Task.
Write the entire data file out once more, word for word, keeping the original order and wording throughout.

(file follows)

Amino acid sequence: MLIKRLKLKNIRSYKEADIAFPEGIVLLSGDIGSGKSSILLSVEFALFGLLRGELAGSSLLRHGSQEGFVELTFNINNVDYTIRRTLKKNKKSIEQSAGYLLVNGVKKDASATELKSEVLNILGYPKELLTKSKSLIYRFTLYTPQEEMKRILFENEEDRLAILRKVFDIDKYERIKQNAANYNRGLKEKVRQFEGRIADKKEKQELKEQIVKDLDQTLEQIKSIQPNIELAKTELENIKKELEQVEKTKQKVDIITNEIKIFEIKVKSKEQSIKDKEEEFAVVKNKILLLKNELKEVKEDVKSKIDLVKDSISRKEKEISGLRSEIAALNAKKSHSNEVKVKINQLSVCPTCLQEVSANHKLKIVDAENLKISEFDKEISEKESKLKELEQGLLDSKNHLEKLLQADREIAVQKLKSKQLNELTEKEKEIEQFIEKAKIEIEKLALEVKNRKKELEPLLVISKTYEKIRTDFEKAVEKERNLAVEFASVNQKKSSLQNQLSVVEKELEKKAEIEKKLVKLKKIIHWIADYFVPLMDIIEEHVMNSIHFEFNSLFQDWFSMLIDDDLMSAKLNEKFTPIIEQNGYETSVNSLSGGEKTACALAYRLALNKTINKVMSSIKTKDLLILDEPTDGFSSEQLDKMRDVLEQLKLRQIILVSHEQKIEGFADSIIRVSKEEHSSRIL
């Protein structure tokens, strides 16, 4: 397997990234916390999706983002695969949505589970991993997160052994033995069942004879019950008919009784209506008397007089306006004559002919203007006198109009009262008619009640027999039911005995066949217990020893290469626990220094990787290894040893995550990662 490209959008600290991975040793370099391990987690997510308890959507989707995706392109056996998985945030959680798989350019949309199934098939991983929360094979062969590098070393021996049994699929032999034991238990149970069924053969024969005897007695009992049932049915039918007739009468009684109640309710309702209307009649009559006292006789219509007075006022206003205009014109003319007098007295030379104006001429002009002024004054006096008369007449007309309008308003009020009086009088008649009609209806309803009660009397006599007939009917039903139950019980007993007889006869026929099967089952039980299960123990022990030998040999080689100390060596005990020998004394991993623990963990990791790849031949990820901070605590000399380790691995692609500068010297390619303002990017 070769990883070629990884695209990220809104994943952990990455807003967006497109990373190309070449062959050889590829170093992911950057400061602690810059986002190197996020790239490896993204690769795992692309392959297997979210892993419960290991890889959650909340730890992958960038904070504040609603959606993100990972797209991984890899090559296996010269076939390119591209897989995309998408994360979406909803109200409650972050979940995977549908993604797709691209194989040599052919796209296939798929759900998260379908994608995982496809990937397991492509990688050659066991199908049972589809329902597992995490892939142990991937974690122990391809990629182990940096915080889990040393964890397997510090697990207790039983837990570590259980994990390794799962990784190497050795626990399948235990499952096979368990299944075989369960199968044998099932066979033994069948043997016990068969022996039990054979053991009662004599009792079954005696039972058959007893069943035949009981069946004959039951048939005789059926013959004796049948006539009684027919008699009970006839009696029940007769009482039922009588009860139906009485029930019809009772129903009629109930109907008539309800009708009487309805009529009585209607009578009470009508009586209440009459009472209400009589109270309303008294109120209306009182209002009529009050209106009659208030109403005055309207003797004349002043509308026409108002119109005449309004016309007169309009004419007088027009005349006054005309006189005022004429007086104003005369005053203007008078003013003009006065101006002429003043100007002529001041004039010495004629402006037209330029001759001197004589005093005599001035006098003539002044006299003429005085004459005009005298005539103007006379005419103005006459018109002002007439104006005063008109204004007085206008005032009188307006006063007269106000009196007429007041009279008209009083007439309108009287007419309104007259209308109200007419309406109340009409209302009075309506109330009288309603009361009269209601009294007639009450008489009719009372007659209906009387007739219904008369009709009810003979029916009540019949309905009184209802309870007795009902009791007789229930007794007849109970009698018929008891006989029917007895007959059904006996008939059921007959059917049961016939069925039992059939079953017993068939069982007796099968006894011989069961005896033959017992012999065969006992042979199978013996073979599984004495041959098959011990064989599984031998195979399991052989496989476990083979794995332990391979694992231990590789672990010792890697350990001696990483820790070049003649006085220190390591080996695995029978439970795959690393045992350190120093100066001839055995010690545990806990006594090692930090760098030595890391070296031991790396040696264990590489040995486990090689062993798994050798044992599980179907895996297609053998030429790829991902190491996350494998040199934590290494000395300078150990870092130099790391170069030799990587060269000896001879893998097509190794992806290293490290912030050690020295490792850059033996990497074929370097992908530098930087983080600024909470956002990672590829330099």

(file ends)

Amino acid sequence: MLIKRLKLKNIRSYKEADIAFPEGIVLLSGDIGSGKSSILLSVEFALFGLLRGELAGSSLLRHGSQEGFVELTFNINNVDYTIRRTLKKNKKSIEQSAGYLLVNGVKKDASATELKSEVLNILGYPKELLTKSKSLIYRFTLYTPQEEMKRILFENEEDRLAILRKVFDIDKYERIKQNAANYNRGLKEKVRQFEGRIADKKEKQELKEQIVKDLDQTLEQIKSIQPNIELAKTELENIKKELEQVEKTKQKVDIITNEIKIFEIKVKSKEQSIKDKEEEFAVVKNKILLLKNELKEVKEDVKSKIDLVKDSISRKEKEISGLRSEIAALNAKKSHSNEVKVKINQLSVCPTCLQEVSANHKLKIVDAENLKISEFDKEISEKESKLKELEQGLLDSKNHLEKLLQADREIAVQKLKSKQLNELTEKEKEIEQFIEKAKIEIEKLALEVKNRKKELEPLLVISKTYEKIRTDFEKAVEKERNLAVEFASVNQKKSSLQNQLSVVEKELEKKAEIEKKLVKLKKIIHWIADYFVPLMDIIEEHVMNSIHFEFNSLFQDWFSMLIDDDLMSAKLNEKFTPIIEQNGYETSVNSLSGGEKTACALAYRLALNKTINKVMSSIKTKDLLILDEPTDGFSSEQLDKMRDVLEQLKLRQIILVSHEQKIEGFADSIIRVSKEEHSSRIL
């Protein structure tokens, strides 16, 4: 397997990234916390999706983002695969949505589970991993997160052994033995069942004879019950008919009784209506008397007089306006004559002919203007006198109009009262008619009640027999039911005995066949217990020893290469626990220094990787290894040893995550990662 490209959008600290991975040793370099391990987690997510308890959507989707995706392109056996998985945030959680798989350019949309199934098939991983929360094979062969590098070393021996049994699929032999034991238990149970069924053969024969005897007695009992049932049915039918007739009468009684109640309710309702209307009649009559006292006789219509007075006022206003205009014109003319007098007295030379104006001429002009002024004054006096008369007449007309309008308003009020009086009088008649009609209806309803009660009397006599007939009917039903139950019980007993007889006869026929099967089952039980299960123990022990030998040999080689100390060596005990020998004394991993623990963990990791790849031949990820901070605590000399380790691995692609500068010297390619303002990017 070769990883070629990884695209990220809104994943952990990455807003967006497109990373190309070449062959050889590829170093992911950057400061602690810059986002190197996020790239490896993204690769795992692309392959297997979210892993419960290991890889959650909340730890992958960038904070504040609603959606993100990972797209991984890899090559296996010269076939390119591209897989995309998408994360979406909803109200409650972050979940995977549908993604797709691209194989040599052919796209296939798929759900998260379908994608995982496809990937397991492509990688050659066991199908049972589809329902597992995490892939142990991937974690122990391809990629182990940096915080889990040393964890397997510090697990207790039983837990570590259980994990390794799962990784190497050795626990399948235990499952096979368990299944075989369960199968044998099932066979033994069948043997016990068969022996039990054979053991009662004599009792079954005696039972058959007893069943035949009981069946004959039951048939005789059926013959004796049948006539009684027919008699009970006839009696029940007769009482039922009588009860139906009485029930019809009772129903009629109930109907008539309800009708009487309805009529009585209607009578009470009508009586209440009459009472209400009589109270309303008294109120209306009182209002009529009050209106009659208030109403005055309207003797004349002043509308026409108002119109005449309004016309007169309009004419007088027009005349006054005309006189005022004429007086104003005369005053203007008078003013003009006065101006002429003043100007002529001041004039010495004629402006037209330029001759001197004589005093005599001035006098003539002044006299003429005085004459005009005298005539103007006379005419103005006459018109002002007439104006005063008109204004007085206008005032009188307006006063007269106000009196007429007041009279008209009083007439309108009287007419309104007259209308109200007419309406109340009409209302009075309506109330009288309603009361009269209601009294007639009450008489009719009372007659209906009387007739219904008369009709009810003979029916009540019949309905009184209802309870007795009902009791007789229930007794007849109970009698018929008891006989029917007895007959059904006996008939059921007959059917049961016939069925039992059939079953017993068939069982007796099968006894011989069961005896033959017992012999065969006992042979199978013996073979599984004495041959098959011990064989599984031998195979399991052989496989476990083979794995332990391979694992231990590789672990010792890697350990001696990483820790070049003649006085220190390591080996695995029978439970795959690393045992350190120093100066001839055995010690545990806990006594090692930090760098030595890391070296031991790396040696264990590489040995486990090689062993798994050798044992599980179907895996297609053998030429790829991902190491996350494998040199934590290494000395300078150990870092130099790391170069030799990587060269000896001879893998097509190794992806290293490290912030050690020295490792850059033996990497074929370097992908530098930087983080600024909470956002990672590829330099």